When it all goes wrong.
Since the introduction of GDPR enforcement into law this year (2018) the ICO has seen a massive increase (between May 25th and July 3rd 2018 they reported a 160 per cent rise alone compared to the same period in 2017) in the number of potential data breaches reported.
This shouldn’t be a surprise as prior to GDPR it was optional to report such events but for the first time with the legal obligation, we can finally start to see an idea of how many organisations out there fall victim.
It’s also interesting to see the development of what people think when considering what is a data breach from just a year ago to today, for years certainly in the organisations I’ve worked it’s been a cybersecurity threat, the idea that the only way they could be breached was for a malicious hacking attempt and the risk considered was very low.
Now when I ask people and there’s worry with risk identified ranging from emails address books, physical location security, reducing the amount of printed material, marketing the wrong person to which suppliers we can deal with and them as a supplier and the agreements they’ve had to sign.
To me this change in thinking is obvious, people are now looking away from someone outside the company is the cause to internal and human error from staff (be it anything from the wrong interpretation on the law to accidentally disclosing information).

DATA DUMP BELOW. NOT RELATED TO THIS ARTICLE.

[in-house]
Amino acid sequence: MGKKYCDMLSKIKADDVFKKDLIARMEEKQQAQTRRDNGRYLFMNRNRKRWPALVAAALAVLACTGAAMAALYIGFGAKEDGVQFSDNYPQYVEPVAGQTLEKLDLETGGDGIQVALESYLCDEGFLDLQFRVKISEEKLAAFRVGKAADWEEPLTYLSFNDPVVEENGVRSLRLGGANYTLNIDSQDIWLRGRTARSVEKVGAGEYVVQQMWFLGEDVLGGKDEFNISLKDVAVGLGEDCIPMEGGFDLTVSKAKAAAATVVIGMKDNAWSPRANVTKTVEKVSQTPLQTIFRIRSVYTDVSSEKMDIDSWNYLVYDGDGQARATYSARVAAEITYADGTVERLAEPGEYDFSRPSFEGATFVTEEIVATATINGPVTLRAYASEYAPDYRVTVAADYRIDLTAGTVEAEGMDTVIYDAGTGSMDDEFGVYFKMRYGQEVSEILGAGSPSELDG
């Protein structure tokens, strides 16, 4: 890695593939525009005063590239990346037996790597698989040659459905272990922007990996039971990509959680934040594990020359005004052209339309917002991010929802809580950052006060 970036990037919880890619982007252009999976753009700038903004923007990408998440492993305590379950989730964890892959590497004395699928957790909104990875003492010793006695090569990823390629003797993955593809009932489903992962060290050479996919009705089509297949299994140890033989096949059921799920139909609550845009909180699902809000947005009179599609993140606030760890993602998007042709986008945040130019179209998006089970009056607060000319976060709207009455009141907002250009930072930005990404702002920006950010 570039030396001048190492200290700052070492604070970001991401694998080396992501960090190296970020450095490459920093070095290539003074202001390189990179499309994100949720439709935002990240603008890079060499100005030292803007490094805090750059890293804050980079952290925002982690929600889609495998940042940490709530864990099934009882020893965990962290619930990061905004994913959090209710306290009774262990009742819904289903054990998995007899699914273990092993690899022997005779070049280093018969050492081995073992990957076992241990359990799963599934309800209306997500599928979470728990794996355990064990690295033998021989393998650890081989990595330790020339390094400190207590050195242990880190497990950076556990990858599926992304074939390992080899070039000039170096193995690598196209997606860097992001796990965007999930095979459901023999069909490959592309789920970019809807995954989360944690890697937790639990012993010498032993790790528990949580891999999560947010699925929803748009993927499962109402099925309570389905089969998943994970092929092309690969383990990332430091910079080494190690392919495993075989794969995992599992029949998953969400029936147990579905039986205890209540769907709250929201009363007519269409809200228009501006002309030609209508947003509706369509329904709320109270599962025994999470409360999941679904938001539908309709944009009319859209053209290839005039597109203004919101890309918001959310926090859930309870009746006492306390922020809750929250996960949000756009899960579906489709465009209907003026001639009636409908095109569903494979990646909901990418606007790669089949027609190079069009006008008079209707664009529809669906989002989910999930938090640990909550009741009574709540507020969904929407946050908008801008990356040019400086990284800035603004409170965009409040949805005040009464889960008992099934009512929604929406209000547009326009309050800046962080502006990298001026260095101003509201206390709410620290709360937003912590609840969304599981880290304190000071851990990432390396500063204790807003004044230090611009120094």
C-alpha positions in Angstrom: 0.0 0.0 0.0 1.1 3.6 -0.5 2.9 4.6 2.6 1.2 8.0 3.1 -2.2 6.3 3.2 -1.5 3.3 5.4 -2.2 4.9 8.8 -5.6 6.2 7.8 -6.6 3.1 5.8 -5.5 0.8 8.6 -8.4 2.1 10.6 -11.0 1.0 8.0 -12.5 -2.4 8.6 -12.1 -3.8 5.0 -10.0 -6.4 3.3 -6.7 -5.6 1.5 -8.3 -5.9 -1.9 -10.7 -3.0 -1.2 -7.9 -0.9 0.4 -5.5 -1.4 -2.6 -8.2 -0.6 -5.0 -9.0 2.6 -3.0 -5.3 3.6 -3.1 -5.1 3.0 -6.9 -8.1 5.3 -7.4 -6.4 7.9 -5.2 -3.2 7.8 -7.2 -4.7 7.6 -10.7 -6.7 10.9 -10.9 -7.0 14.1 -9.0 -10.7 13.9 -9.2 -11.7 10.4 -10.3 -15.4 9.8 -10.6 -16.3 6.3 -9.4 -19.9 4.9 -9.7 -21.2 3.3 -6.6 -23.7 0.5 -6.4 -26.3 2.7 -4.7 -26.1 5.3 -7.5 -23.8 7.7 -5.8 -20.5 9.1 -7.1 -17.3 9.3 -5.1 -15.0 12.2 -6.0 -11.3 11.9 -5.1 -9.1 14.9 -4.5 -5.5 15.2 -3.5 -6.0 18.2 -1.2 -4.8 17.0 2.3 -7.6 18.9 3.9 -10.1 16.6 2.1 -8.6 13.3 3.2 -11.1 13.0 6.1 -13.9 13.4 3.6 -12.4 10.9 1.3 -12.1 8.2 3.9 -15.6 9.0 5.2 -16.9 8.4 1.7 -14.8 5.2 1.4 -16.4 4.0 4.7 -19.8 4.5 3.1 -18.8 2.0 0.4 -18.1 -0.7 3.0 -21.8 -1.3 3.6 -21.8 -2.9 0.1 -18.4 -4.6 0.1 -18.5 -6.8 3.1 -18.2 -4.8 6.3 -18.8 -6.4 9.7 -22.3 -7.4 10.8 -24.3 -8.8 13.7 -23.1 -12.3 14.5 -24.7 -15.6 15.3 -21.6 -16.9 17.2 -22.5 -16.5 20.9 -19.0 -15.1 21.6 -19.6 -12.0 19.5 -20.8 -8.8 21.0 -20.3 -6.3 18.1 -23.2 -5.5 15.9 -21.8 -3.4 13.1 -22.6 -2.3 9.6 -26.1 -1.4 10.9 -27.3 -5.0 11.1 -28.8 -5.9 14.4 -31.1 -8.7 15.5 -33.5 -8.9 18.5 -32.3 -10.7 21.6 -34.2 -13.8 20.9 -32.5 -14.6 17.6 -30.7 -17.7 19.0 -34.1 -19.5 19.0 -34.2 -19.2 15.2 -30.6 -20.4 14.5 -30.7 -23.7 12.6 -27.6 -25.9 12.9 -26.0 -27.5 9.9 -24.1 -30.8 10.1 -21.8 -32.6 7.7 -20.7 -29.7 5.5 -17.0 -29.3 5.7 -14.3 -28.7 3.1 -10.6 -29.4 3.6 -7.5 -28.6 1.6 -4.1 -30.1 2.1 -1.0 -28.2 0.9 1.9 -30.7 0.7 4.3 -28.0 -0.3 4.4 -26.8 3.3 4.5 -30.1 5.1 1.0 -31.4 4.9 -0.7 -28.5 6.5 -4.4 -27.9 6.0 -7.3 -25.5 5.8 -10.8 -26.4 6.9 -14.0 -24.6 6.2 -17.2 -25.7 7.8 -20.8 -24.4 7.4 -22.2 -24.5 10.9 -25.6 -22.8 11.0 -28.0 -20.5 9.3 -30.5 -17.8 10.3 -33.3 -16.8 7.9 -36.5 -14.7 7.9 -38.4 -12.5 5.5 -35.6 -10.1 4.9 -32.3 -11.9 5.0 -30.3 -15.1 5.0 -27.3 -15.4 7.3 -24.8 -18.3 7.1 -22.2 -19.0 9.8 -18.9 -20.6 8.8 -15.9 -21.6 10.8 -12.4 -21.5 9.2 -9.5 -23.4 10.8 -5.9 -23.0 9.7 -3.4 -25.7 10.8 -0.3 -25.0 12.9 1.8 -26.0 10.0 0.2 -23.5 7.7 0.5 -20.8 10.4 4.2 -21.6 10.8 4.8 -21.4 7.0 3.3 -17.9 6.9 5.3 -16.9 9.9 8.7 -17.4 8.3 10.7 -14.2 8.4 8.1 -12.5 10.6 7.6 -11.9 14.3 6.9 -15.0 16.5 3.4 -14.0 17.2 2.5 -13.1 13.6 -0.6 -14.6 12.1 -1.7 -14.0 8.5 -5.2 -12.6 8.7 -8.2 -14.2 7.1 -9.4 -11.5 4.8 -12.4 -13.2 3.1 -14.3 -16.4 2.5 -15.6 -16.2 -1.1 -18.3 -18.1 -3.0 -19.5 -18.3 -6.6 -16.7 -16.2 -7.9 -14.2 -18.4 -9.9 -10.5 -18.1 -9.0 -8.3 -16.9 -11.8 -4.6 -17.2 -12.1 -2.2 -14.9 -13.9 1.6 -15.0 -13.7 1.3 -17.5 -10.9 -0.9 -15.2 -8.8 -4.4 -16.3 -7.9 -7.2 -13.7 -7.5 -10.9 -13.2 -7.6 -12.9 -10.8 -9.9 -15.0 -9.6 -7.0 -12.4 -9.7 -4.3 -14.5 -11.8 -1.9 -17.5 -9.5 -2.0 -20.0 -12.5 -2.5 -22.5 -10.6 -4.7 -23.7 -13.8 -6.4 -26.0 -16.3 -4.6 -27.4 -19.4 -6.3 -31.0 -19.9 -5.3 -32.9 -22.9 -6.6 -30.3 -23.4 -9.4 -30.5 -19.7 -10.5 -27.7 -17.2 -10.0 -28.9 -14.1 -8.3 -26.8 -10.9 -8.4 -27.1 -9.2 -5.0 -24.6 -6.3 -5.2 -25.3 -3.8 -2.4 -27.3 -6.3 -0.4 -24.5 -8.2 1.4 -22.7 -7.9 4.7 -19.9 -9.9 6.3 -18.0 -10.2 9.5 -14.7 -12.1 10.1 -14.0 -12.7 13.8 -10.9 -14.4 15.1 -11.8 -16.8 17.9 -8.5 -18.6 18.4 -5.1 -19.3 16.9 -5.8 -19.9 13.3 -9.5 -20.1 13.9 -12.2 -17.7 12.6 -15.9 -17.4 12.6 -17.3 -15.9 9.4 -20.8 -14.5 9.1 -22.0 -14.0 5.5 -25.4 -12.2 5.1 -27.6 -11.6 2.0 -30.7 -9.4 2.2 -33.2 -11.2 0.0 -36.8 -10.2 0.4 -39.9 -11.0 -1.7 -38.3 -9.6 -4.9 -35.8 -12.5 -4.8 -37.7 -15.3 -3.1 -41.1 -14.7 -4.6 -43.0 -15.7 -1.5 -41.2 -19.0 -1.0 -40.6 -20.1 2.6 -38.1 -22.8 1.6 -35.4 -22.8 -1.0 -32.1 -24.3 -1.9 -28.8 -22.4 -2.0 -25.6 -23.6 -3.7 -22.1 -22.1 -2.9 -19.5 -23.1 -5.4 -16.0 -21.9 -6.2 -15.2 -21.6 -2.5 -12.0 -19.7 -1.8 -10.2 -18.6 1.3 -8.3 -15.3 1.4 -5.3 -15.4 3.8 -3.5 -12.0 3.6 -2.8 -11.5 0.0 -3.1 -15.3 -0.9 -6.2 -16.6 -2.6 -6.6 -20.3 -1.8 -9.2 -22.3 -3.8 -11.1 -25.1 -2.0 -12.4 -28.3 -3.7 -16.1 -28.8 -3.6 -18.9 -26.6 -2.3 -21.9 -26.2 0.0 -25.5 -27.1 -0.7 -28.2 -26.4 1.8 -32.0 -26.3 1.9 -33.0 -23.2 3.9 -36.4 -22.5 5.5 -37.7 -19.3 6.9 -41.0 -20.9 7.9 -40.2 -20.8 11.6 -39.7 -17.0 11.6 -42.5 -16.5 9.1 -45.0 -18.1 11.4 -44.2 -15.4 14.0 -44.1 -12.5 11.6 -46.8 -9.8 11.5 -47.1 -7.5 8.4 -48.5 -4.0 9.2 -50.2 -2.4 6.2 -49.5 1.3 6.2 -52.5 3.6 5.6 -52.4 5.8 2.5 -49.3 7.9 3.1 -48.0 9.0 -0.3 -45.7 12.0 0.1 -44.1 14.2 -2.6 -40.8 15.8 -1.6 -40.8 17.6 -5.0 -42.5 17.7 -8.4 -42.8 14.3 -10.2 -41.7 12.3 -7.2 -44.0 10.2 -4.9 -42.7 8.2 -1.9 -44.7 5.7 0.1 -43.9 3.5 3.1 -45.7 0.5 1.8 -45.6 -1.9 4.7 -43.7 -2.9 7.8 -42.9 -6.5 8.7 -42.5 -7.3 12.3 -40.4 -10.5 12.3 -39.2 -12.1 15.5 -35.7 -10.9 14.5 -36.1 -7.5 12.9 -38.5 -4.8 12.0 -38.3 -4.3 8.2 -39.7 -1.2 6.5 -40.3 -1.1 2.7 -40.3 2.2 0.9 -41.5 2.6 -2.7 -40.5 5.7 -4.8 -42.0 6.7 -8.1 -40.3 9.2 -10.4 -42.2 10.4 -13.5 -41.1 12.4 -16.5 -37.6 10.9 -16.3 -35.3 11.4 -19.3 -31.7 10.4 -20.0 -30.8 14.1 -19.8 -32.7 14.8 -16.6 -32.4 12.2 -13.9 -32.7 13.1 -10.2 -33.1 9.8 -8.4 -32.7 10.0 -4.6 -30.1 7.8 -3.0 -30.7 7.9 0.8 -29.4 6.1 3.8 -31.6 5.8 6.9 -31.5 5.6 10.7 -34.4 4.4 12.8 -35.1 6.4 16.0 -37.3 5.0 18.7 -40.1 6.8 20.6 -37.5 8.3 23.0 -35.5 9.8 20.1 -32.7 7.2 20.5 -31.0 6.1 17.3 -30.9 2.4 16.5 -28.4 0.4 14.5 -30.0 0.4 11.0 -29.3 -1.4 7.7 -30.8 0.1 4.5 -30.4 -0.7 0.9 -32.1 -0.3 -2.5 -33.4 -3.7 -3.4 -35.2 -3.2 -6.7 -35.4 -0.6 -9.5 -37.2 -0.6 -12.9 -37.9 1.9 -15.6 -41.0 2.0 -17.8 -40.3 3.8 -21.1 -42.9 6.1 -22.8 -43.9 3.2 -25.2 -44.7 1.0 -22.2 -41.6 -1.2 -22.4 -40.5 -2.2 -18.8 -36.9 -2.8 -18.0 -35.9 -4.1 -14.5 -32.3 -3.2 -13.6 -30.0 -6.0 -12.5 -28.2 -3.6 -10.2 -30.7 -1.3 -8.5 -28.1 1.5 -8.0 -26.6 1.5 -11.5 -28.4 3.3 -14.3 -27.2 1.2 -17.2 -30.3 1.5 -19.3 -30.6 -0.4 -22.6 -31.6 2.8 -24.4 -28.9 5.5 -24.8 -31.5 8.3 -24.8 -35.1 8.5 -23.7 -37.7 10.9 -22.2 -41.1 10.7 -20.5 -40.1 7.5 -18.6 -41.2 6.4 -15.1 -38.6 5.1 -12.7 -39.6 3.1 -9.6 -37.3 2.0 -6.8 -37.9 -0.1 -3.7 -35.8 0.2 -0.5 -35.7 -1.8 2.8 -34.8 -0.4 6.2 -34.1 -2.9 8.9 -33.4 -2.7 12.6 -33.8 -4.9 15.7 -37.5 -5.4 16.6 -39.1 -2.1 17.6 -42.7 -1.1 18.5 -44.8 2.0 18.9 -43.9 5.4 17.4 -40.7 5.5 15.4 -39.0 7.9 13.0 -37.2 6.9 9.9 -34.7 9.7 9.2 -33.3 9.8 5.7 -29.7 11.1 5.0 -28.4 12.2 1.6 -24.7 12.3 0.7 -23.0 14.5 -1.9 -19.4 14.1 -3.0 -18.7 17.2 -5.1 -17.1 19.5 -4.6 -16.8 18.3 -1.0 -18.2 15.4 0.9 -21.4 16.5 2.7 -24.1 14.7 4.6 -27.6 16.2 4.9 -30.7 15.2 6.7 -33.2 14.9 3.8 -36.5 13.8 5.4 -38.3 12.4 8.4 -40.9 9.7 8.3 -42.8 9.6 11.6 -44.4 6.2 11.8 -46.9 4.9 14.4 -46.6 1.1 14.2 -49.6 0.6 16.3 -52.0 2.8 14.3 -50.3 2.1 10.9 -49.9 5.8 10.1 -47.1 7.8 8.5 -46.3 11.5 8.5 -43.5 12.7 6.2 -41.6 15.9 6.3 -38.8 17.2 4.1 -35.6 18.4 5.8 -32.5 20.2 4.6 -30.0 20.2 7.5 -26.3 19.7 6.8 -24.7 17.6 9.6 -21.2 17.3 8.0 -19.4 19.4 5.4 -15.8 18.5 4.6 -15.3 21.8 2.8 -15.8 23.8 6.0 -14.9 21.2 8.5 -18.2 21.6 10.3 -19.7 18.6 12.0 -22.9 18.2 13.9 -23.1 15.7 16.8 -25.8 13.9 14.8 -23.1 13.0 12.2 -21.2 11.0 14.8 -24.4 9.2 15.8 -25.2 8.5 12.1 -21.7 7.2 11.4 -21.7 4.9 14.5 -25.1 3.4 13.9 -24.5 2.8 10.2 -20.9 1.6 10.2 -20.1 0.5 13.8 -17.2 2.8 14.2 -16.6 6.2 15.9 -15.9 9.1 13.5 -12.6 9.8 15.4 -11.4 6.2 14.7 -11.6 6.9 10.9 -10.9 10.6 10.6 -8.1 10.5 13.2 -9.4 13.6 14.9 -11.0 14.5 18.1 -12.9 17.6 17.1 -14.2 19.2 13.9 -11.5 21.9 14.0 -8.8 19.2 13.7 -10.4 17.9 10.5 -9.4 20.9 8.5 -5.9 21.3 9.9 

I feel as a DPO is that you shouldn’t go into this thinking that you can prevent a data protection breach or a near miss (where only luck prevented a breach). To do so would mean perfection that doesn’t exist, Everything about GDPR is risk assessment and mitigation, you put in steps that reduce the risk as much as possible, you cannot control the human element even with some fairly advanced training so risk will always exist that you need to be ready to deal with.
With that in mind, A big part of mitigating the risk is making sure you have a policy and plan that is understood throughout your company that takes place when there is a suspected breach, you also need to foster an environment where there isn’t any fear in reporting a problem, even providing anonymous or whistleblowing support protection if needed. It’s much better to have the issue with lost time from solving a problem that turns out to be fine than to be blindsided by an issue that has snowballed that could potentially end your business.
Data breach procedure
Start with the obvious – How do people report a possible breach to the organisation?
It’s important to have a clear route to report for both third-parties such as your customers, partners, suppliers to report, be it through a clearly signposted form on your website, a listed email address or a phone number. For your staff you need to make sure the data protection officer in your business is an approachable, accessible and trusted person, you need to support them to make sure that the team know to report any risks, worries or questions to them and empower them to find ways of gathering that information anonymously if needed – While it’s important to find out how and why something happened don’t ever confuse this with the blame game. The blame game encourages distrust, slows down reporting or investigation and itself can cause breaches as people avoid asking the questions needed.